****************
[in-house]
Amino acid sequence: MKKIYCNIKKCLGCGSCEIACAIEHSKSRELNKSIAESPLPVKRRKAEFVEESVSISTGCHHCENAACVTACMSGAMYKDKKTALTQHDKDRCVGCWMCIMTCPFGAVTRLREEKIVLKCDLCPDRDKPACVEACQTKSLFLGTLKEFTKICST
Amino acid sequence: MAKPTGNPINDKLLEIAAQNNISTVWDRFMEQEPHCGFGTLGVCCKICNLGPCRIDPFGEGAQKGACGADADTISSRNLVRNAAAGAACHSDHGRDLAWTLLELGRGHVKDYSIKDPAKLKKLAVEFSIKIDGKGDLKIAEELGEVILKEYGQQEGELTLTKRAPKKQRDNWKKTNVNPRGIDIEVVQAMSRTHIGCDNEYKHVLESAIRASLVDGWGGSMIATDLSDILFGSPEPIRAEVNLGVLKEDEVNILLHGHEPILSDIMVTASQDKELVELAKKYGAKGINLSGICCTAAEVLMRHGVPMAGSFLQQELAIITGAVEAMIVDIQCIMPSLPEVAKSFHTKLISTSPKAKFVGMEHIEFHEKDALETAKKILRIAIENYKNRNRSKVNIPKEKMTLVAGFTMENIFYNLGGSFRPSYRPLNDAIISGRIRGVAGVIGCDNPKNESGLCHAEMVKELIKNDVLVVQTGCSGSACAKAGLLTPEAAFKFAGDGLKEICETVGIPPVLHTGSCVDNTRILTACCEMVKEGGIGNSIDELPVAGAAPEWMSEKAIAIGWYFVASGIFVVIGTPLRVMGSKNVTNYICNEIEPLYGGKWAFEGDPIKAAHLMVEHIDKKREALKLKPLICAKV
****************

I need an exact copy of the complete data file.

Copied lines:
[in-house]
Amino acid sequence: MKKIYCNIKKCLGCGSCEIACAIEHSKSRELNKSIAESPLPVKRRKAEFVEESVSISTGCHHCENAACVTACMSGAMYKDKKTALTQHDKDRCVGCWMCIMTCPFGAVTRLREEKIVLKCDLCPDRDKPACVEACQTKSLFLGTLKEFTKICST
Amino acid sequence: MAKPTGNPINDKLLEIAAQNNISTVWDRFMEQEPHCGFGTLGVCCKICNLGPCRIDPFGEGAQKGACGADADTISSRNLVRNAAAGAACHSDHGRDLAWTLLELGRGHVKDYSIKDPAKLKKLAVEFSIKIDGKGDLKIAEELGEVILKEYGQQEGELTLTKRAPKKQRDNWKKTNVNPRGIDIEVVQAMSRTHIGCDNEYKHVLESAIRASLVDGWGGSMIATDLSDILFGSPEPIRAEVNLGVLKEDEVNILLHGHEPILSDIMVTASQDKELVELAKKYGAKGINLSGICCTAAEVLMRHGVPMAGSFLQQELAIITGAVEAMIVDIQCIMPSLPEVAKSFHTKLISTSPKAKFVGMEHIEFHEKDALETAKKILRIAIENYKNRNRSKVNIPKEKMTLVAGFTMENIFYNLGGSFRPSYRPLNDAIISGRIRGVAGVIGCDNPKNESGLCHAEMVKELIKNDVLVVQTGCSGSACAKAGLLTPEAAFKFAGDGLKEICETVGIPPVLHTGSCVDNTRILTACCEMVKEGGIGNSIDELPVAGAAPEWMSEKAIAIGWYFVASGIFVVIGTPLRVMGSKNVTNYICNEIEPLYGGKWAFEGDPIKAAHLMVEHIDKKREALKLKPLICAKV